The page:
Lumen brings real-time global illumination to Fortnite Battle Royale Chapter 4

Daniel Wright, Engineering Fellow, Graphics and Krzysztof Narkowicz, Technical Director, Graphics
Hi, we're Daniel Wright and Krzysztof Narkowicz, engineers working on Lumen. Lumen is Unreal Engine 5's fully dynamic global illumination and reflections system, which is enabled out of the box. In this blog post, we’re going to take you through how Lumen is working in Fortnite Battle Royale Chapter 4, and highlight the improvements the team made to Lumen while shipping Chapter 4 (which are now available to all developers in Unreal Engine 5.1). We also wrote an earlier tech blog introducing Lumen that we highly recommend reading for a general overview of the system.

Fortnite Battle Royale Chapter 4 ships with Lumen enabled on Playstation 5, Xbox Series X and Xbox Series S. Lumen is enabled on PC and cloud gaming whenever the “Global Illumination” quality setting is set to “High” or “Epic,” with an option to use hardware ray tracing for even greater quality where supported by the video card.

Lumen in Fortnite Battle Royale Chapter 4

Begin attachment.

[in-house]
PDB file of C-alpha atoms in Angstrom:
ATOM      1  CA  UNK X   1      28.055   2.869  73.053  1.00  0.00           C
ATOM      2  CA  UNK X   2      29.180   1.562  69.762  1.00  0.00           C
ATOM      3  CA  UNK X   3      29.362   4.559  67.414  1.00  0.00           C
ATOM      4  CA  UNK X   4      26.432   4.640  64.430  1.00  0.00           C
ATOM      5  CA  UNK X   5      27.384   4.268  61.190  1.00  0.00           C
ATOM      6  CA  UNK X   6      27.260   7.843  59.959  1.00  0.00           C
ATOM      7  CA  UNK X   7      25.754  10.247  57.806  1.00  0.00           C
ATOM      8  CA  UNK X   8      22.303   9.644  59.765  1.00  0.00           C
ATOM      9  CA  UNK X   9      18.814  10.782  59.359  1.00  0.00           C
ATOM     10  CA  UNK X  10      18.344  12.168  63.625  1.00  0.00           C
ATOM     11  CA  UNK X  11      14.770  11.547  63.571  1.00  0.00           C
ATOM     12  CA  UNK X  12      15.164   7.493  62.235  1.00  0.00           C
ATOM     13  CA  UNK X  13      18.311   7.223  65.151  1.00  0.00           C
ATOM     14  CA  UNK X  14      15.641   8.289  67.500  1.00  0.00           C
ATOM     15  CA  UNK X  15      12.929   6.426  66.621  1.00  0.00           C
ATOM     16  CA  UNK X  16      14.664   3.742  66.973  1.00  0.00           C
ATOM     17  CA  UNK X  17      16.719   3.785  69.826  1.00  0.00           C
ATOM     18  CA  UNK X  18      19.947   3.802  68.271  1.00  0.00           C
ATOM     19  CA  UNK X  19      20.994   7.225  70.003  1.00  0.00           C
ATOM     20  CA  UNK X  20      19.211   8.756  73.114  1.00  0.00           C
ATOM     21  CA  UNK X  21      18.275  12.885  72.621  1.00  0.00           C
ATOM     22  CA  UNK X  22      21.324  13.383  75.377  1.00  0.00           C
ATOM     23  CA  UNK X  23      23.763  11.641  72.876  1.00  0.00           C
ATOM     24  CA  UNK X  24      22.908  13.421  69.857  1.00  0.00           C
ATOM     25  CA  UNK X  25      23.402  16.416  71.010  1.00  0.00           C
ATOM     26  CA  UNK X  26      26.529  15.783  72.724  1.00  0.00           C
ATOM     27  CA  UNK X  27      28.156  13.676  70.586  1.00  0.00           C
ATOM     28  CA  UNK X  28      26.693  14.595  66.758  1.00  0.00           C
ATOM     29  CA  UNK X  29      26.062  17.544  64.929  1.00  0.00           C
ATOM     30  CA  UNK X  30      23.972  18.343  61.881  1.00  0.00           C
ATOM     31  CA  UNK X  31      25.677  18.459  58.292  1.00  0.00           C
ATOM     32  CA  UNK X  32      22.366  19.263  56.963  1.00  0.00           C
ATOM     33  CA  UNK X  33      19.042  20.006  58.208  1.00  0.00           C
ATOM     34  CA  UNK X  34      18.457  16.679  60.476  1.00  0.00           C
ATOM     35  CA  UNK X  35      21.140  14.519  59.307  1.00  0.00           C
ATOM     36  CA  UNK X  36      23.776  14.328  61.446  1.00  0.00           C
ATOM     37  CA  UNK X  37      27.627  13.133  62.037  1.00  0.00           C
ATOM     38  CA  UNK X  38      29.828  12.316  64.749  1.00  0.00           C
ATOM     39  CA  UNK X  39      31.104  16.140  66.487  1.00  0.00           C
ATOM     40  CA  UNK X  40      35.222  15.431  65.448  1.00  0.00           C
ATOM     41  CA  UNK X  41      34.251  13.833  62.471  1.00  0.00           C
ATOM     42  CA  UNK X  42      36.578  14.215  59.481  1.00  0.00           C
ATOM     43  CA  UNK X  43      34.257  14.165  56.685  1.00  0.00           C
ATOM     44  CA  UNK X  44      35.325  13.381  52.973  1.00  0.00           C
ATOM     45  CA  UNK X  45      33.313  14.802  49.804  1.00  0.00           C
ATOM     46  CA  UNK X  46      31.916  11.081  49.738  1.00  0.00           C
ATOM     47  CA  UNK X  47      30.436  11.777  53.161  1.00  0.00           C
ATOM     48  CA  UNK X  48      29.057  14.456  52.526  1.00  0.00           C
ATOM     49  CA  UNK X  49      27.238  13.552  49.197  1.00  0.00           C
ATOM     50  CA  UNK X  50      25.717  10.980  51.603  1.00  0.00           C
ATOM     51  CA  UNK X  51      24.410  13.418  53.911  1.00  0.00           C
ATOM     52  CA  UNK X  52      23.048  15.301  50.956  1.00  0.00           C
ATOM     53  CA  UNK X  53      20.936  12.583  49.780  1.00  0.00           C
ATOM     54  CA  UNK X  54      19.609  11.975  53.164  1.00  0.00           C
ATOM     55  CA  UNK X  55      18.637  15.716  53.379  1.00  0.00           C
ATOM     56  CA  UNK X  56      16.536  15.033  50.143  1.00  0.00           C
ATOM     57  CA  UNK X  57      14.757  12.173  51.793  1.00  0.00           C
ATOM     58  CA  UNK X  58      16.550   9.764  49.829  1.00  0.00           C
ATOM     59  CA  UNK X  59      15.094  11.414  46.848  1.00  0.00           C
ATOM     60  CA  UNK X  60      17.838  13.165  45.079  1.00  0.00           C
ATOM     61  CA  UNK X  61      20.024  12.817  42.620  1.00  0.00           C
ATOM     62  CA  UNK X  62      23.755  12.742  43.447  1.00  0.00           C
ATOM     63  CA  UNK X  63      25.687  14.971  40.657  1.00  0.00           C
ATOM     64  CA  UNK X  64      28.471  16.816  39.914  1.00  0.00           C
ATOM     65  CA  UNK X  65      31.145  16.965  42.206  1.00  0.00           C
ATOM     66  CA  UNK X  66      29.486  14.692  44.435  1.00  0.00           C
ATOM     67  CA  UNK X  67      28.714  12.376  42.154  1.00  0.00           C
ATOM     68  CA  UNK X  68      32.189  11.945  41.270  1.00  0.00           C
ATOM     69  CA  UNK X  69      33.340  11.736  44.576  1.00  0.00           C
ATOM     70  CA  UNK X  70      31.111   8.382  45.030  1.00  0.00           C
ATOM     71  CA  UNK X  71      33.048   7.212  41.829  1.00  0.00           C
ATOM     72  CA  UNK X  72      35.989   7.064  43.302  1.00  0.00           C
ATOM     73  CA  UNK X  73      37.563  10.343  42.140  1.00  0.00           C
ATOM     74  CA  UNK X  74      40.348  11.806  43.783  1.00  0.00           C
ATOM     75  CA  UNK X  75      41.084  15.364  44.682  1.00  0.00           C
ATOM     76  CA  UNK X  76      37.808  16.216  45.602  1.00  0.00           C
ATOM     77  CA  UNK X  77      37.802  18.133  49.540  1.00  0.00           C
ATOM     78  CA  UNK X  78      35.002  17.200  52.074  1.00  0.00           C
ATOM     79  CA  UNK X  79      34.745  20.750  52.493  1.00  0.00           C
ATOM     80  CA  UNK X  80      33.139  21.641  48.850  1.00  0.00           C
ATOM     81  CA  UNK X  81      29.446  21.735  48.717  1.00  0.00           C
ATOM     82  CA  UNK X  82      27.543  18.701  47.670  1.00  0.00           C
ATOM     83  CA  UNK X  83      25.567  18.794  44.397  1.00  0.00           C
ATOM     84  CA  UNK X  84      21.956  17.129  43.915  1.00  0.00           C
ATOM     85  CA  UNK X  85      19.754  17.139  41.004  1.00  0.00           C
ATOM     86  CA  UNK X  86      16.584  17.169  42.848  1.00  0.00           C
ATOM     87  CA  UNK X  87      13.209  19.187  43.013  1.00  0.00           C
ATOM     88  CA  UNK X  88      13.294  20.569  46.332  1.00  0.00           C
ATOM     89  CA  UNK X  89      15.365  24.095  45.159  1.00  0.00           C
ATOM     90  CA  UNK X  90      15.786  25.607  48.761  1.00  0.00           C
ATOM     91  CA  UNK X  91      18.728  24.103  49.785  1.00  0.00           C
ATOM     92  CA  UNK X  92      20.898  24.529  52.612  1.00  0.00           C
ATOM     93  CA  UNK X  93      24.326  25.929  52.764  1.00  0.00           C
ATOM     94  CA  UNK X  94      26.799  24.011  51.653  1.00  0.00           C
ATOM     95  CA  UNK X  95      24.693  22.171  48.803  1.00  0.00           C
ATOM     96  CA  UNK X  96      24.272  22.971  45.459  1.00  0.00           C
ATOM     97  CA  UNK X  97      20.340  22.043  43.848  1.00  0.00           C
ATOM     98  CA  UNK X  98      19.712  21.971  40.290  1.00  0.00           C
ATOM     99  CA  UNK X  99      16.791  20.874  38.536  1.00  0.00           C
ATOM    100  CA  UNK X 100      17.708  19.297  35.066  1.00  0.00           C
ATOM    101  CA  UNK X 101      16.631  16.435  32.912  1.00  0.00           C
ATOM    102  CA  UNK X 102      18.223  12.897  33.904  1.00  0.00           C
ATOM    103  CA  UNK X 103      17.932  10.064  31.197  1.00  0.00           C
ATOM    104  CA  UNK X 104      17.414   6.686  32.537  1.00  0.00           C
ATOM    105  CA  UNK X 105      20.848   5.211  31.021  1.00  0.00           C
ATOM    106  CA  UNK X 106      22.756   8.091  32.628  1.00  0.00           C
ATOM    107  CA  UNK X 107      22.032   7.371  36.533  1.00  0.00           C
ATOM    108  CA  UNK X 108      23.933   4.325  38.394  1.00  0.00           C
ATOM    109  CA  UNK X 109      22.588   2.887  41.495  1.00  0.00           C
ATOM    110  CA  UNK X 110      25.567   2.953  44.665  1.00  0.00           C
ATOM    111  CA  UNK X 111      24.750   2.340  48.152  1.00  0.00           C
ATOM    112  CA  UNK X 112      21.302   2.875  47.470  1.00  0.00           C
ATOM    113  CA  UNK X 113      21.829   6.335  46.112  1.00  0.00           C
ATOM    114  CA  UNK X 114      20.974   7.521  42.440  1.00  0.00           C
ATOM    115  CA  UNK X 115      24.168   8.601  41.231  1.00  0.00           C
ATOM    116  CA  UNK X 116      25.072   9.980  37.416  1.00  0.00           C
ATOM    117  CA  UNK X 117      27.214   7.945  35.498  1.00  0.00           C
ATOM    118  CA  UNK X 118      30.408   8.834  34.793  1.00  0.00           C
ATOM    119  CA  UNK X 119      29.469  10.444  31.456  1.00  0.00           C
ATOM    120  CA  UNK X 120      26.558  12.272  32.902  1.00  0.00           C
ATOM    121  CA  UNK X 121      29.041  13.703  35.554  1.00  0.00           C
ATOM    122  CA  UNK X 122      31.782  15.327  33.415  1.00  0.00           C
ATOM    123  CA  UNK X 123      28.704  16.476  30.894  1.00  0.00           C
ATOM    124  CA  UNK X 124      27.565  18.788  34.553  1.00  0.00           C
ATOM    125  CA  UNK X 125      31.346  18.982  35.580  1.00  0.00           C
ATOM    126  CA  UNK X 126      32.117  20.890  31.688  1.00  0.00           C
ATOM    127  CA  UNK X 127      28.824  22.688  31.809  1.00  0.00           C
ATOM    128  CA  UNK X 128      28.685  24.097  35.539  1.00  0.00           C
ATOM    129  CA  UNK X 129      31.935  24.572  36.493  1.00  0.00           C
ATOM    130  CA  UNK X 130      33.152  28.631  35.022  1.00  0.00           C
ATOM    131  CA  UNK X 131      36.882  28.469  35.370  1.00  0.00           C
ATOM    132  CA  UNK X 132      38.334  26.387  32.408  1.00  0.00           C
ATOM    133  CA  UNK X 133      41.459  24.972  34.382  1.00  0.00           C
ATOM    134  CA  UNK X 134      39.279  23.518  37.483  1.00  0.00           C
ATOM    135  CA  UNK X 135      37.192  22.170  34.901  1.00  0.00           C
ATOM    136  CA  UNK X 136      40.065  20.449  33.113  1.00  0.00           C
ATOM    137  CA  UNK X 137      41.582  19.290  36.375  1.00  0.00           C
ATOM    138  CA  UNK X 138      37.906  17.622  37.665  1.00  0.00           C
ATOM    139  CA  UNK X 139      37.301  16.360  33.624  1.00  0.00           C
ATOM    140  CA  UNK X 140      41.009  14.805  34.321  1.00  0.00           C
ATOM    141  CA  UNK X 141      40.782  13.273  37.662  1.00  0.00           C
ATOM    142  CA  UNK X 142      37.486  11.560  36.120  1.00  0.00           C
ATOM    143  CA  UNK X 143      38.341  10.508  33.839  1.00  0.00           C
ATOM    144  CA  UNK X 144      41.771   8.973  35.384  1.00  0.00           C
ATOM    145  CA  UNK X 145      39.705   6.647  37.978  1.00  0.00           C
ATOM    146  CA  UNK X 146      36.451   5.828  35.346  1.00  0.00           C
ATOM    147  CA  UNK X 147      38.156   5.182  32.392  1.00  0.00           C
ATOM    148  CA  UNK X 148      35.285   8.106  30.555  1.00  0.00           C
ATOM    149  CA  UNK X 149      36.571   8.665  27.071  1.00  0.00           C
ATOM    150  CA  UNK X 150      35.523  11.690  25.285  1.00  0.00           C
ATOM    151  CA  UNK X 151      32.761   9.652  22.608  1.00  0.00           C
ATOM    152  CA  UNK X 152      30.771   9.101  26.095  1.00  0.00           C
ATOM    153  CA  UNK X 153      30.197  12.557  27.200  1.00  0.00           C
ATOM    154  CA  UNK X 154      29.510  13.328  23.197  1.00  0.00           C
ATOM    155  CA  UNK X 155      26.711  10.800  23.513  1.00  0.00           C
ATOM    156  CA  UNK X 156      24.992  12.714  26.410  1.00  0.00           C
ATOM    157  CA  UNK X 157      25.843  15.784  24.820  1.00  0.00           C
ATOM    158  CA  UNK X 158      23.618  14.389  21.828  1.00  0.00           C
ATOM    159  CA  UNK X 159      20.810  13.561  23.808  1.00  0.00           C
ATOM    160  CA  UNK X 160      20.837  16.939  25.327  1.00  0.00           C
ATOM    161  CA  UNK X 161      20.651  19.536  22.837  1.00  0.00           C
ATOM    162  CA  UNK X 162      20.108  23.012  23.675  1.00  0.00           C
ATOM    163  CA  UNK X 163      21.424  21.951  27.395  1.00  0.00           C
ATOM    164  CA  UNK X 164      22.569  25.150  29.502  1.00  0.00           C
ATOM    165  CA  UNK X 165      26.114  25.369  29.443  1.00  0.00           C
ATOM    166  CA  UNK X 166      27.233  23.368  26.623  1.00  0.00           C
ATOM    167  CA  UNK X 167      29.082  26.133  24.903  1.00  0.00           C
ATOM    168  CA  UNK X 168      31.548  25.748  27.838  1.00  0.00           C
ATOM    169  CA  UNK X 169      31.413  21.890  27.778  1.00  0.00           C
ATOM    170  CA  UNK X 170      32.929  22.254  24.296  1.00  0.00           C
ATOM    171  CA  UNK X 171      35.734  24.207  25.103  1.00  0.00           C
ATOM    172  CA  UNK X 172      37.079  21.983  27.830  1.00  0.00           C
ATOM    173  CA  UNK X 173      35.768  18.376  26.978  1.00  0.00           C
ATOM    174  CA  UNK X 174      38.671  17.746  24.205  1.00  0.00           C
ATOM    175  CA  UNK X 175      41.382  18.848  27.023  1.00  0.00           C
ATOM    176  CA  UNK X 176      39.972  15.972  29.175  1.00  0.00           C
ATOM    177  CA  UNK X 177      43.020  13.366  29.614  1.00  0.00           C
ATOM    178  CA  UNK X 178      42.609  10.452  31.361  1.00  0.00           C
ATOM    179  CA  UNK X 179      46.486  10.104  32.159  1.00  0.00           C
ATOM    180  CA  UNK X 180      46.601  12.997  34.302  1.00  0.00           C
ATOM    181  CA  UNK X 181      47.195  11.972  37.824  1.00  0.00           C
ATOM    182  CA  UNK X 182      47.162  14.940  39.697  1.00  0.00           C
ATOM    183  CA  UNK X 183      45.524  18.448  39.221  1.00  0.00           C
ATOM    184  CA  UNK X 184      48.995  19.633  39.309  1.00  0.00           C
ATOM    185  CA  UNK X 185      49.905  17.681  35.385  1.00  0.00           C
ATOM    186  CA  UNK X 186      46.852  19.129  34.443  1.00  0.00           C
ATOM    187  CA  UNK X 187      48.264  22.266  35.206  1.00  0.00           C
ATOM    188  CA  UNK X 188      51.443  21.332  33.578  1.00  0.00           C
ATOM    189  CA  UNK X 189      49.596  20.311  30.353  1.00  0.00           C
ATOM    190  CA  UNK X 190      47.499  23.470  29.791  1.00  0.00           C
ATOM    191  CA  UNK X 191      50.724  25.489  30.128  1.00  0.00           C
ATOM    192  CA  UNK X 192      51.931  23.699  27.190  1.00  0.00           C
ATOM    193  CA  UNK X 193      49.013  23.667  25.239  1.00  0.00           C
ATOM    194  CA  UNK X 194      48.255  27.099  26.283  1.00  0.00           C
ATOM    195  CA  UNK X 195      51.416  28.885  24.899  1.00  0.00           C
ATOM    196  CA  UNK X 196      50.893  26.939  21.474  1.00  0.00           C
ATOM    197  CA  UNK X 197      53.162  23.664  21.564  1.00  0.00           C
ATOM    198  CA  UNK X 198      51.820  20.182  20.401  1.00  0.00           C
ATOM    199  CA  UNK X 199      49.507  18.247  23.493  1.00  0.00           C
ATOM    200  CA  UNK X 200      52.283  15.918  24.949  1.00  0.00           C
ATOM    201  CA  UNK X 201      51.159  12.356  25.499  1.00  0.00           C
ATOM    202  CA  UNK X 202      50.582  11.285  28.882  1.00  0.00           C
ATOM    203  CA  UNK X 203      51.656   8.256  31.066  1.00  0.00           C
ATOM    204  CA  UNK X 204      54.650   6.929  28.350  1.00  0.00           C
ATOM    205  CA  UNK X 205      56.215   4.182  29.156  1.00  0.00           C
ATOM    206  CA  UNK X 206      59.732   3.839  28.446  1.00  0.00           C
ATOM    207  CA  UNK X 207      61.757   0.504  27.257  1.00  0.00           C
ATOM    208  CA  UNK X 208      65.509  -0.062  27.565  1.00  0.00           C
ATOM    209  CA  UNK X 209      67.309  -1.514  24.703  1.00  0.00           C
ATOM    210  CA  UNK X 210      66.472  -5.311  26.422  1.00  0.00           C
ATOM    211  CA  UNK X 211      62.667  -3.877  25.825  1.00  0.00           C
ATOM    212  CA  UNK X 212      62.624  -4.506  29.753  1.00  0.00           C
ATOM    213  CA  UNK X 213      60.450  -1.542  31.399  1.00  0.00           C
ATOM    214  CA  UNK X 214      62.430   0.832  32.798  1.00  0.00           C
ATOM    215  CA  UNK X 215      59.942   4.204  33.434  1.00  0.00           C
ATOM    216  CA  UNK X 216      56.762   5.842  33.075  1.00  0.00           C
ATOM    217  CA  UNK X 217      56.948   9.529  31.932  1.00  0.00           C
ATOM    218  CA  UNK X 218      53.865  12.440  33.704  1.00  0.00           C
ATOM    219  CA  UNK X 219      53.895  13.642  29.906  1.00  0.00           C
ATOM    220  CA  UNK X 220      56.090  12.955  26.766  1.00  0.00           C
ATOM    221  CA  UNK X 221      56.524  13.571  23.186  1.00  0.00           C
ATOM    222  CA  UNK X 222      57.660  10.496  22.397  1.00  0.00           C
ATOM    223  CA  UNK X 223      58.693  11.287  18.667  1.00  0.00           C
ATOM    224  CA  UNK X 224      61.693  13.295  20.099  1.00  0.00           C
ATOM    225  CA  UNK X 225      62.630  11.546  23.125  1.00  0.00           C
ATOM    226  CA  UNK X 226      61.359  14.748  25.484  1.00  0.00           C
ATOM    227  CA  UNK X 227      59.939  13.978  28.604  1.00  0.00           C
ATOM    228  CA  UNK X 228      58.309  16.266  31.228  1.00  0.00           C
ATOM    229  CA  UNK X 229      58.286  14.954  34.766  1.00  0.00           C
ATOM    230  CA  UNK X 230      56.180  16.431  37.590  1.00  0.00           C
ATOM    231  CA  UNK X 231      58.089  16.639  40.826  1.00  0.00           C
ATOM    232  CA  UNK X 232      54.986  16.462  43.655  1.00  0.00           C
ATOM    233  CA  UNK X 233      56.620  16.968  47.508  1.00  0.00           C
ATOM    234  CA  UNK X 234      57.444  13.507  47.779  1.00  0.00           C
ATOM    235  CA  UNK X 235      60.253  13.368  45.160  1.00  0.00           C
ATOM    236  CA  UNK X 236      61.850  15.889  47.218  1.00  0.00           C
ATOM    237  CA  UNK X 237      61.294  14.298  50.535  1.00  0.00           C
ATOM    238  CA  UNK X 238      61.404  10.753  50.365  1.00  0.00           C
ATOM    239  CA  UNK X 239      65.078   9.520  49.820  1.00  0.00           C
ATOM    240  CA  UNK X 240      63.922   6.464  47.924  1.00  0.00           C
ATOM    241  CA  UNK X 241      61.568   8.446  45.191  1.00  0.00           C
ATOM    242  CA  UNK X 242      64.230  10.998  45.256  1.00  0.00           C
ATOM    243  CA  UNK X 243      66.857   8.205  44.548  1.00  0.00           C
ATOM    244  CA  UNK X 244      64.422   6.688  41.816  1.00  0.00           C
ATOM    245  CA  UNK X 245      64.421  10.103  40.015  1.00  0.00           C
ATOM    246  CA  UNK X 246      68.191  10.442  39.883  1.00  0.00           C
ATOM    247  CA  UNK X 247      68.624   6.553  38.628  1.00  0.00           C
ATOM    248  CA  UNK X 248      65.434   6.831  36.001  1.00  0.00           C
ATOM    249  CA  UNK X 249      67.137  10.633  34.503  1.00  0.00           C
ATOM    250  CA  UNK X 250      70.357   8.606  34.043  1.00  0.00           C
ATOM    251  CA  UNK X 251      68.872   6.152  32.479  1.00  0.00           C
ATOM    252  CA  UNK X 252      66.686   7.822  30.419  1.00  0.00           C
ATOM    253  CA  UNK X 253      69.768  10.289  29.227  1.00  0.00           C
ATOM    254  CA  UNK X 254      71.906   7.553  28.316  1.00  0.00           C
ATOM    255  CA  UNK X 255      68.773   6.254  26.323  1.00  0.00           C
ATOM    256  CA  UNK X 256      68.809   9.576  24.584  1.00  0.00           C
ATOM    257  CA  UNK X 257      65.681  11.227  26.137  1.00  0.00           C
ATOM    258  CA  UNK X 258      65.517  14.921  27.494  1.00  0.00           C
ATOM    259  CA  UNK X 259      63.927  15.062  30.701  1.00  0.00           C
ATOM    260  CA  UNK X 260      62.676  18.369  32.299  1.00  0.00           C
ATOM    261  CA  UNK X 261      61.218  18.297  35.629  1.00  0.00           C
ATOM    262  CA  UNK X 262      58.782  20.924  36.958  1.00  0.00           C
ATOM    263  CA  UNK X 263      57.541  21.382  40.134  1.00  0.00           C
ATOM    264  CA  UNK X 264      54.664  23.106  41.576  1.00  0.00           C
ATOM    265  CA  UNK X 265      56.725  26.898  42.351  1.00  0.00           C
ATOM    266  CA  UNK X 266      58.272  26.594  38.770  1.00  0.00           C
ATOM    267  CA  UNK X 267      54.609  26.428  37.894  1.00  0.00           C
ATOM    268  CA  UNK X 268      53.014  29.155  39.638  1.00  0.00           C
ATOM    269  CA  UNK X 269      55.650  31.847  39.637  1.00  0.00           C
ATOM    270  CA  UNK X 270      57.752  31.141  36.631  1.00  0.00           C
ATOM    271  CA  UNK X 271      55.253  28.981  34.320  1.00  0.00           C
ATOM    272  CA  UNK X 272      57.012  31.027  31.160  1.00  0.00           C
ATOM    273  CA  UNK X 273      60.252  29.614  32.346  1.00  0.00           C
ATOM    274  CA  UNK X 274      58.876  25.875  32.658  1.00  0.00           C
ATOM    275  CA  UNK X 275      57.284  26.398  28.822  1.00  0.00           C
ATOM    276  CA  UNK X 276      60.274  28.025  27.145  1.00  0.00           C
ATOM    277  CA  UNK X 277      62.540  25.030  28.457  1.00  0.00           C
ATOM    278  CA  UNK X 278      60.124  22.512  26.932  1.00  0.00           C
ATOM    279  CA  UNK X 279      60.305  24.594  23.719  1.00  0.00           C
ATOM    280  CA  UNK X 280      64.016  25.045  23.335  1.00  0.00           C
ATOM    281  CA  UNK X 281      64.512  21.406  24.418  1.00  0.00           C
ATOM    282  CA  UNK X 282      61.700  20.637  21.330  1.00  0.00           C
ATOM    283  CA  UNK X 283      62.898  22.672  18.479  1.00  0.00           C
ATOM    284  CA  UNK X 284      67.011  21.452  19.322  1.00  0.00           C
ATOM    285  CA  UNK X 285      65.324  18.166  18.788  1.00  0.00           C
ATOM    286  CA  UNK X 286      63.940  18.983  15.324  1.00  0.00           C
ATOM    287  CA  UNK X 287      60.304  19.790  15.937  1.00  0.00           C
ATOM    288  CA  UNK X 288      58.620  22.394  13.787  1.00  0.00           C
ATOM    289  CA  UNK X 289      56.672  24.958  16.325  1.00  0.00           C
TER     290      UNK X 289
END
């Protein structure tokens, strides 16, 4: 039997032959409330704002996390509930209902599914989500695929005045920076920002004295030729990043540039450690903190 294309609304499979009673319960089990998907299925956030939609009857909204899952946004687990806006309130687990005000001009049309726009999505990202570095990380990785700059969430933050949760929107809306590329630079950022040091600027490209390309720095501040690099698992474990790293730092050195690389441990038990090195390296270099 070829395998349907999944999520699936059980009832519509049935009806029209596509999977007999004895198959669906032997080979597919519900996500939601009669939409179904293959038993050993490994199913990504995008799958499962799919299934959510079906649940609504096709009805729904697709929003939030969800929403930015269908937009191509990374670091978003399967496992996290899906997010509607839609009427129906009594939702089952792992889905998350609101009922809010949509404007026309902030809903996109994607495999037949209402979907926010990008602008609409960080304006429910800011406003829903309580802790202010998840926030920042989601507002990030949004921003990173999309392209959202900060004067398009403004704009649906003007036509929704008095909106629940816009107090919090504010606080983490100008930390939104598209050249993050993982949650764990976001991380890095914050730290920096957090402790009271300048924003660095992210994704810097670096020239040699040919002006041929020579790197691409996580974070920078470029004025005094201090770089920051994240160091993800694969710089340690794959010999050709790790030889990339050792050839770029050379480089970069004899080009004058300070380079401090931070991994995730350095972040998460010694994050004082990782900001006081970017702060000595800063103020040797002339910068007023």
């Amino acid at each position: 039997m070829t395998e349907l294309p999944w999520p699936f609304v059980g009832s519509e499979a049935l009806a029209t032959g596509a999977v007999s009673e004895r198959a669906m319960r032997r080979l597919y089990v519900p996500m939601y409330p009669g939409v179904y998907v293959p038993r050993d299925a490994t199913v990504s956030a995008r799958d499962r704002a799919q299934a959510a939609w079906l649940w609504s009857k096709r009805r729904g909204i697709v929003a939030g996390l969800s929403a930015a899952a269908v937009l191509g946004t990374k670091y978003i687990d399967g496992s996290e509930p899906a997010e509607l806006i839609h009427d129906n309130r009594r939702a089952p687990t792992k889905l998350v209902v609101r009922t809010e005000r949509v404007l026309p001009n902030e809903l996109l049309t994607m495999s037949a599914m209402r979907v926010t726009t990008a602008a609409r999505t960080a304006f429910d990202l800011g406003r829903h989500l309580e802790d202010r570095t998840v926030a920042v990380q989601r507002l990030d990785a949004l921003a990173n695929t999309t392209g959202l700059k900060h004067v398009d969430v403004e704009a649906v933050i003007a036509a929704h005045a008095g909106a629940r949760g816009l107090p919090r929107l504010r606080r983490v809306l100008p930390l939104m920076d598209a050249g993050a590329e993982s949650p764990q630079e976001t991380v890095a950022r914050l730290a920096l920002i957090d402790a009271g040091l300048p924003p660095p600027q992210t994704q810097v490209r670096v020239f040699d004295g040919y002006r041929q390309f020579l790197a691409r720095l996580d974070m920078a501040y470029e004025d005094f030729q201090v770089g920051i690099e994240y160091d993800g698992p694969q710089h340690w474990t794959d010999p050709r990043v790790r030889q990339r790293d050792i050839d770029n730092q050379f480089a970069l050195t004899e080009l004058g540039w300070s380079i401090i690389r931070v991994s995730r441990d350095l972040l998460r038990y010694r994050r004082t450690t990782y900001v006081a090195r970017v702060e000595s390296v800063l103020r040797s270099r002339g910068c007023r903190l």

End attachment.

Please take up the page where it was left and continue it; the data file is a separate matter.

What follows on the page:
Before Chapter 4, Fortnite was limited to Unreal Engine 4’s dynamic lighting technologies on next-generation consoles. Only Distance Field Ambient Occlusion was used for ambient lighting, causing interiors to feel cold as the blue skylight leaks into buildings. In Chapter 4, Lumen calculates global illumination at high quality, adding back the warm sunlight bounce and detailed indirect shadows.
Distance Field Ambient Occlusion vs Lumen Global Illumination. Auto Exposure is enabled together with Lumen GI.
Indoor areas become significantly darker than outdoors with accurate global illumination, as the skylight is correctly blocked, which requires Automatic Exposure to be enabled.

In earlier versions of Fortnite, reflections on next-generation consoles were limited to Screen Space Reflections (SSR). This effect can only reflect what’s on screen, which is not enough to prevent skylight from leaking when inside a building. SSR also only provides good results on mirror surfaces, so rough reflections were lacking. Fortnite artists had been working around these limitations by almost completely avoiding specular on materials used indoors! Lumen Reflections provide accurate ray-traced reflections on glossy surfaces, rendering metals and smooth materials correctly even when they are indoors. Artists can now see the full material response to lighting in real time.
Screen Space Reflections vs Lumen Reflections on ice.
Lumen Reflections are also prevalent on water, where they are much sharper than SSR, and not limited to reflecting what’s visible on the screen.
Screen Space Reflections vs Lumen Reflections on water.